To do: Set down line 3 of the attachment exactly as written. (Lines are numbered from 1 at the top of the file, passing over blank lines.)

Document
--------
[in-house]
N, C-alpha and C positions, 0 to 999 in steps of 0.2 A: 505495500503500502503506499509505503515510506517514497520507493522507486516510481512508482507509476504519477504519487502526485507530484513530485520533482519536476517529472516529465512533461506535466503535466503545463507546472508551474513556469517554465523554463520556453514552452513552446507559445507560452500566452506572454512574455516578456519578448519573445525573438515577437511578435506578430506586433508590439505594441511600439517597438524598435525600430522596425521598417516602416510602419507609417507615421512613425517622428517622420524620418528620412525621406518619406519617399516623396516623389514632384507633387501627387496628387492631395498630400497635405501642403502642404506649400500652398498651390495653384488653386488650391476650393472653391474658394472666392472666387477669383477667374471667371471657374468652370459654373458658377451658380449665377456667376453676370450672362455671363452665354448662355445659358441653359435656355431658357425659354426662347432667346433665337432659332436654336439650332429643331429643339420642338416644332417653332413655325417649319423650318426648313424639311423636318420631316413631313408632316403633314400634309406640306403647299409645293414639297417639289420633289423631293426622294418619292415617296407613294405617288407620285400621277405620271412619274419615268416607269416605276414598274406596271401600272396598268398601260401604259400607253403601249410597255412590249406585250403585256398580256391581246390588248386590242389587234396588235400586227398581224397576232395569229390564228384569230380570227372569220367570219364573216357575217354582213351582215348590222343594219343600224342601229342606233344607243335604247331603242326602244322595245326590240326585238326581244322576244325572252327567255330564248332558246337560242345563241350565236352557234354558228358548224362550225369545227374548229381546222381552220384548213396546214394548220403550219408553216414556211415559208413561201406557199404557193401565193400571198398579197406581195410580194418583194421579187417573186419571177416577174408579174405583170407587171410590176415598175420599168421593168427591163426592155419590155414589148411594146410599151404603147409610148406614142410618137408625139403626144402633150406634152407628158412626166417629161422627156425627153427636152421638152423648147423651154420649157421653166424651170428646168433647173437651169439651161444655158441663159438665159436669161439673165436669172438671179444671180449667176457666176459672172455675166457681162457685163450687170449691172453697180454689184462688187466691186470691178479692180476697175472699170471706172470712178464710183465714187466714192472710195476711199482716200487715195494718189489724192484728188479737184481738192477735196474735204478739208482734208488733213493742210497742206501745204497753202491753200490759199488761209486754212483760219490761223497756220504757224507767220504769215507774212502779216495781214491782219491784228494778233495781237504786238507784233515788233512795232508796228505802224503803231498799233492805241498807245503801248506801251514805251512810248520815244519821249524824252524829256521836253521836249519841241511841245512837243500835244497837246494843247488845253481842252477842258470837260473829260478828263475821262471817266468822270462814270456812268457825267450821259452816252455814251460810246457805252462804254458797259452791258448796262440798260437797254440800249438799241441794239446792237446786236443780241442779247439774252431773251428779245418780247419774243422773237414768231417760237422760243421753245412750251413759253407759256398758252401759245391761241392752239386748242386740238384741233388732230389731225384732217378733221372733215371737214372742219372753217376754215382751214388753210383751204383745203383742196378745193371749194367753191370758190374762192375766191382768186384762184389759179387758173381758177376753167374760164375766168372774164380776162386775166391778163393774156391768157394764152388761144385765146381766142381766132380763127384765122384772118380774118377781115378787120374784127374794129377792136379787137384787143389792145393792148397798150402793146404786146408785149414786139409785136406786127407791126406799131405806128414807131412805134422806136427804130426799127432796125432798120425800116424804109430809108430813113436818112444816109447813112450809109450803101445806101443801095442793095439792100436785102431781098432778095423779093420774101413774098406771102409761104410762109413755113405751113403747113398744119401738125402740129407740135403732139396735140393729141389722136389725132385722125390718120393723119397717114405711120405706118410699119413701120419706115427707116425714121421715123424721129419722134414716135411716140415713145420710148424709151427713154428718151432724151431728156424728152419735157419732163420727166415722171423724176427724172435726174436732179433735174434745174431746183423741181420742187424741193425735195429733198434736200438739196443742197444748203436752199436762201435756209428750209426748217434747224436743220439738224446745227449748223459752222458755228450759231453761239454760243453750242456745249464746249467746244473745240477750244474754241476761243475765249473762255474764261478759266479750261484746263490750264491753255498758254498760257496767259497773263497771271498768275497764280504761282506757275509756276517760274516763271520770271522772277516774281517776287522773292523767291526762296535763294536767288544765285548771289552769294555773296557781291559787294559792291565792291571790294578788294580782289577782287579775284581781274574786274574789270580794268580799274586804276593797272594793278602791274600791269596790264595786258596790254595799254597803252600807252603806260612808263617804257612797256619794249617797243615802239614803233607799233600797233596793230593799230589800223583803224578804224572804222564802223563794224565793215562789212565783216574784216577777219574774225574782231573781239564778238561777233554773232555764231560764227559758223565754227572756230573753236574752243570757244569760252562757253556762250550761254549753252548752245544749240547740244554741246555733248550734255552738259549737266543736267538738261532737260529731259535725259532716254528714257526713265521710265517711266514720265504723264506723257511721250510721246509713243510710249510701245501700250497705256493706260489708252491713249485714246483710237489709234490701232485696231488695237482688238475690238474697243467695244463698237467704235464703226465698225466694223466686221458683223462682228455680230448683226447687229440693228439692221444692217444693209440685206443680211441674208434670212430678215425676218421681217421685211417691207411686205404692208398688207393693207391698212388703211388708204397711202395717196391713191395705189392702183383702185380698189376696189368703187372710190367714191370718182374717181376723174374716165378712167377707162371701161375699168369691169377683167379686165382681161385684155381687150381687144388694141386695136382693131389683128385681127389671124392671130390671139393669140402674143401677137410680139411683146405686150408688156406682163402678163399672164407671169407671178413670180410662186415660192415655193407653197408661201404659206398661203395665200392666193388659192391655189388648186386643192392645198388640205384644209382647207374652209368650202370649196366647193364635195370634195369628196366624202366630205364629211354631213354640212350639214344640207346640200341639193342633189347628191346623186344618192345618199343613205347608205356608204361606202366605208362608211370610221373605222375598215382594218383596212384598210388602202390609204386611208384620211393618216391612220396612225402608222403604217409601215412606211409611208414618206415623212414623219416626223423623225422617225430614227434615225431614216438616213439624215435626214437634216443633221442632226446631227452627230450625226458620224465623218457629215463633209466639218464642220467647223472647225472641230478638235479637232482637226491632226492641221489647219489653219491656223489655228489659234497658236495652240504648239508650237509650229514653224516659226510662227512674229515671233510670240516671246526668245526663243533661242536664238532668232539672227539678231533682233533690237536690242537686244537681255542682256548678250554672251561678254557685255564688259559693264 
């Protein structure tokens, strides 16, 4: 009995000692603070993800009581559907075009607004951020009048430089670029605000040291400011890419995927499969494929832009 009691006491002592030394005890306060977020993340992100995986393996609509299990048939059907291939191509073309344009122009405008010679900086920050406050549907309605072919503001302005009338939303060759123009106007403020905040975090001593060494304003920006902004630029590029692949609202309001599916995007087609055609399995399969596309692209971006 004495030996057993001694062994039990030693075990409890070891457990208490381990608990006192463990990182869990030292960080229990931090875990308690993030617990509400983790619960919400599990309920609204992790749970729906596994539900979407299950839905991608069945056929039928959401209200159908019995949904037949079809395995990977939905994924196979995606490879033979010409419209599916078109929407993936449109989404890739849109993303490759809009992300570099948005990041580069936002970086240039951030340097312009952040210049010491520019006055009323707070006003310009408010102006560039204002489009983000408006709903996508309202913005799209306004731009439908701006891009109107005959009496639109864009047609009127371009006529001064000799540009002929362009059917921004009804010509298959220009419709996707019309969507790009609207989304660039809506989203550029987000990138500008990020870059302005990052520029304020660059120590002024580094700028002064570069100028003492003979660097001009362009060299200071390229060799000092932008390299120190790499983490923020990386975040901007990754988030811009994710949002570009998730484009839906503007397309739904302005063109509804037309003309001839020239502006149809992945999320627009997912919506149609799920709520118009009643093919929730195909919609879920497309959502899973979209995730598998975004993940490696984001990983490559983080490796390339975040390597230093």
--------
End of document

């Protein structure tokens, strides 16, 4: 009995000692603070993800009581559907075009607004951020009048430089670029605000040291400011890419995927499969494929832009 009691006491002592030394005890306060977020993340992100995986393996609509299990048939059907291939191509073309344009122009405008010679900086920050406050549907309605072919503001302005009338939303060759123009106007403020905040975090001593060494304003920006902004630029590029692949609202309001599916995007087609055609399995399969596309692209971006 004495030996057993001694062994039990030693075990409890070891457990208490381990608990006192463990990182869990030292960080229990931090875990308690993030617990509400983790619960919400599990309920609204992790749970729906596994539900979407299950839905991608069945056929039928959401209200159908019995949904037949079809395995990977939905994924196979995606490879033979010409419209599916078109929407993936449109989404890739849109993303490759809009992300570099948005990041580069936002970086240039951030340097312009952040210049010491520019006055009323707070006003310009408010102006560039204002489009983000408006709903996508309202913005799209306004731009439908701006891009109107005959009496639109864009047609009127371009006529001064000799540009002929362009059917921004009804010509298959220009419709996707019309969507790009609207989304660039809506989203550029987000990138500008990020870059302005990052520029304020660059120590002024580094700028002064570069100028003492003979660097001009362009060299200071390229060799000092932008390299120190790499983490923020990386975040901007990754988030811009994710949002570009998730484009839906503007397309739904302005063109509804037309003309001839020239502006149809992945999320627009997912919506149609799920709520118009009643093919929730195909919609879920497309959502899973979209995730598998975004993940490696984001990983490559983080490796390339975040390597230093």